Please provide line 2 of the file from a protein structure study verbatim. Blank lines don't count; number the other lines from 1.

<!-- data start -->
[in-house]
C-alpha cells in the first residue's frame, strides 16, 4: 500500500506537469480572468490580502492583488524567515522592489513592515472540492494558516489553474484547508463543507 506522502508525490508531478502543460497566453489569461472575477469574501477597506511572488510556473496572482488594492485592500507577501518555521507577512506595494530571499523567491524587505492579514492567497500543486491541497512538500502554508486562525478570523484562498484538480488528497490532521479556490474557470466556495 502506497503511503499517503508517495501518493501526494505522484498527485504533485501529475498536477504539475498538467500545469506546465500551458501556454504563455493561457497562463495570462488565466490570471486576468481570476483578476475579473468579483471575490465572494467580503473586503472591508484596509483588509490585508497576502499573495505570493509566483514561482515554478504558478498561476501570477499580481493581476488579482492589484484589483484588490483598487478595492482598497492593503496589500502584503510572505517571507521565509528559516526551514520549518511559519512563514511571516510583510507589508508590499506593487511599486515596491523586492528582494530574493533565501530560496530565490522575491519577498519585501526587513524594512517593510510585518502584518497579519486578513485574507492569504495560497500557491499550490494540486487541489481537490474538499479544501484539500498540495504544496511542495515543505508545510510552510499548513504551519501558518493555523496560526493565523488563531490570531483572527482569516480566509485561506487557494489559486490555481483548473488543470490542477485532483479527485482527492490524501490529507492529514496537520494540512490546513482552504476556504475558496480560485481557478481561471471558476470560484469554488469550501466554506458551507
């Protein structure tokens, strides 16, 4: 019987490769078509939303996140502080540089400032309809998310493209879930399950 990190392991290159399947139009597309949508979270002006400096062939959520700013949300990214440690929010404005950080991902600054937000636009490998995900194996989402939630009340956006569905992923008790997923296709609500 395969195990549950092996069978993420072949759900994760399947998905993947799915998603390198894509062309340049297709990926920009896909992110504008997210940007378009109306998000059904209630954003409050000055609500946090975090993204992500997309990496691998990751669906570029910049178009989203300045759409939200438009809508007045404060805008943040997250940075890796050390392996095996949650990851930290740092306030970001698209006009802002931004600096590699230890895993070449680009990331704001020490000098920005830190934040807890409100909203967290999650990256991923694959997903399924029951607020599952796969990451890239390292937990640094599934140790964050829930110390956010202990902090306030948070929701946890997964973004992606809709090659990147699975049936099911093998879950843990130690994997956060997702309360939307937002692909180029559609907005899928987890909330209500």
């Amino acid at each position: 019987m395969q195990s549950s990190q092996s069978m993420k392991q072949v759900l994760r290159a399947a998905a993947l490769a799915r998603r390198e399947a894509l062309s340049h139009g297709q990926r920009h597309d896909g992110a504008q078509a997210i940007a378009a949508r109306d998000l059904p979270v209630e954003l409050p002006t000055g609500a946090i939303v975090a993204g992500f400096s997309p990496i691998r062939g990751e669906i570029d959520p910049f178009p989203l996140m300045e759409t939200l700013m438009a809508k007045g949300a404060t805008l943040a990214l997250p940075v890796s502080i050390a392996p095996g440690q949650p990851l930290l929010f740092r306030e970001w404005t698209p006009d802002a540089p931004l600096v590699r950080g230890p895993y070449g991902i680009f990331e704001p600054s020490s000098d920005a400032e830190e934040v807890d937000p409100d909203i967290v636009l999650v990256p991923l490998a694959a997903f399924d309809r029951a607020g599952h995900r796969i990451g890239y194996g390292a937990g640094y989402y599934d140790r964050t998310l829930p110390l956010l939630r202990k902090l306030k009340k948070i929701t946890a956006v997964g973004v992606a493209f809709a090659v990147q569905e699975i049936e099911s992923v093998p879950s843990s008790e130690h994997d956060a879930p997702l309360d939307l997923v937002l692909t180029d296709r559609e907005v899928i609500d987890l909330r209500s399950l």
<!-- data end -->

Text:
C-alpha cells in the first residue's frame, strides 16, 4: 500500500506537469480572468490580502492583488524567515522592489513592515472540492494558516489553474484547508463543507 506522502508525490508531478502543460497566453489569461472575477469574501477597506511572488510556473496572482488594492485592500507577501518555521507577512506595494530571499523567491524587505492579514492567497500543486491541497512538500502554508486562525478570523484562498484538480488528497490532521479556490474557470466556495 502506497503511503499517503508517495501518493501526494505522484498527485504533485501529475498536477504539475498538467500545469506546465500551458501556454504563455493561457497562463495570462488565466490570471486576468481570476483578476475579473468579483471575490465572494467580503473586503472591508484596509483588509490585508497576502499573495505570493509566483514561482515554478504558478498561476501570477499580481493581476488579482492589484484589483484588490483598487478595492482598497492593503496589500502584503510572505517571507521565509528559516526551514520549518511559519512563514511571516510583510507589508508590499506593487511599486515596491523586492528582494530574493533565501530560496530565490522575491519577498519585501526587513524594512517593510510585518502584518497579519486578513485574507492569504495560497500557491499550490494540486487541489481537490474538499479544501484539500498540495504544496511542495515543505508545510510552510499548513504551519501558518493555523496560526493565523488563531490570531483572527482569516480566509485561506487557494489559486490555481483548473488543470490542477485532483479527485482527492490524501490529507492529514496537520494540512490546513482552504476556504475558496480560485481557478481561471471558476470560484469554488469550501466554506458551507